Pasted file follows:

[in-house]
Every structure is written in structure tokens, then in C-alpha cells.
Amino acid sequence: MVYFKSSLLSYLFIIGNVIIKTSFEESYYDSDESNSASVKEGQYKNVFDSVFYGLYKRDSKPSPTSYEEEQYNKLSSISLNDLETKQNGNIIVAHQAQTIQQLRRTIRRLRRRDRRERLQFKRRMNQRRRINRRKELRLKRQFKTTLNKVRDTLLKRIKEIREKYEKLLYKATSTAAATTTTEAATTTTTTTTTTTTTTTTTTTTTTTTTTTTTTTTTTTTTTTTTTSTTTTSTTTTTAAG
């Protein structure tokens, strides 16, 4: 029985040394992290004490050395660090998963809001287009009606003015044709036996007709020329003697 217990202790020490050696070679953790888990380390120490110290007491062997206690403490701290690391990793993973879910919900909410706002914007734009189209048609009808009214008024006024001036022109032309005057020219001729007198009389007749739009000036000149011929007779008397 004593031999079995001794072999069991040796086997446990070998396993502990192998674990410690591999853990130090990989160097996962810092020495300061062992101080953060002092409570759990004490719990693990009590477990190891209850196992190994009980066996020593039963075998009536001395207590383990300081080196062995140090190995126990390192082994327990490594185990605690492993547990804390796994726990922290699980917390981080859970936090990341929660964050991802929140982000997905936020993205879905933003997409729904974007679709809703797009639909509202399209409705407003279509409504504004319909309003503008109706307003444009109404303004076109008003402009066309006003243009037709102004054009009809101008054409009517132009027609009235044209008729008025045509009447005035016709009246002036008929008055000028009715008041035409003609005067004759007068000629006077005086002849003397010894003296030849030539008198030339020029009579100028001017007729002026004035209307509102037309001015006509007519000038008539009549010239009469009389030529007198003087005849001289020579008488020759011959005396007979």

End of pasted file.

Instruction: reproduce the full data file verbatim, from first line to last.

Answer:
[in-house]
Every structure is written in structure tokens, then in C-alpha cells.
Amino acid sequence: MVYFKSSLLSYLFIIGNVIIKTSFEESYYDSDESNSASVKEGQYKNVFDSVFYGLYKRDSKPSPTSYEEEQYNKLSSISLNDLETKQNGNIIVAHQAQTIQQLRRTIRRLRRRDRRERLQFKRRMNQRRRINRRKELRLKRQFKTTLNKVRDTLLKRIKEIREKYEKLLYKATSTAAATTTTEAATTTTTTTTTTTTTTTTTTTTTTTTTTTTTTTTTTTTTTTTTTSTTTTSTTTTTAAG
């Protein structure tokens, strides 16, 4: 029985040394992290004490050395660090998963809001287009009606003015044709036996007709020329003697 217990202790020490050696070679953790888990380390120490110290007491062997206690403490701290690391990793993973879910919900909410706002914007734009189209048609009808009214008024006024001036022109032309005057020219001729007198009389007749739009000036000149011929007779008397 004593031999079995001794072999069991040796086997446990070998396993502990192998674990410690591999853990130090990989160097996962810092020495300061062992101080953060002092409570759990004490719990693990009590477990190891209850196992190994009980066996020593039963075998009536001395207590383990300081080196062995140090190995126990390192082994327990490594185990605690492993547990804390796994726990922290699980917390981080859970936090990341929660964050991802929140982000997905936020993205879905933003997409729904974007679709809703797009639909509202399209409705407003279509409504504004319909309003503008109706307003444009109404303004076109008003402009066309006003243009037709102004054009009809101008054409009517132009027609009235044209008729008025045509009447005035016709009246002036008929008055000028009715008041035409003609005067004759007068000629006077005086002849003397010894003296030849030539008198030339020029009579100028001017007729002026004035209307509102037309001015006509007519000038008539009549010239009469009389030529007198003087005849001289020579008488020759011959005396007979």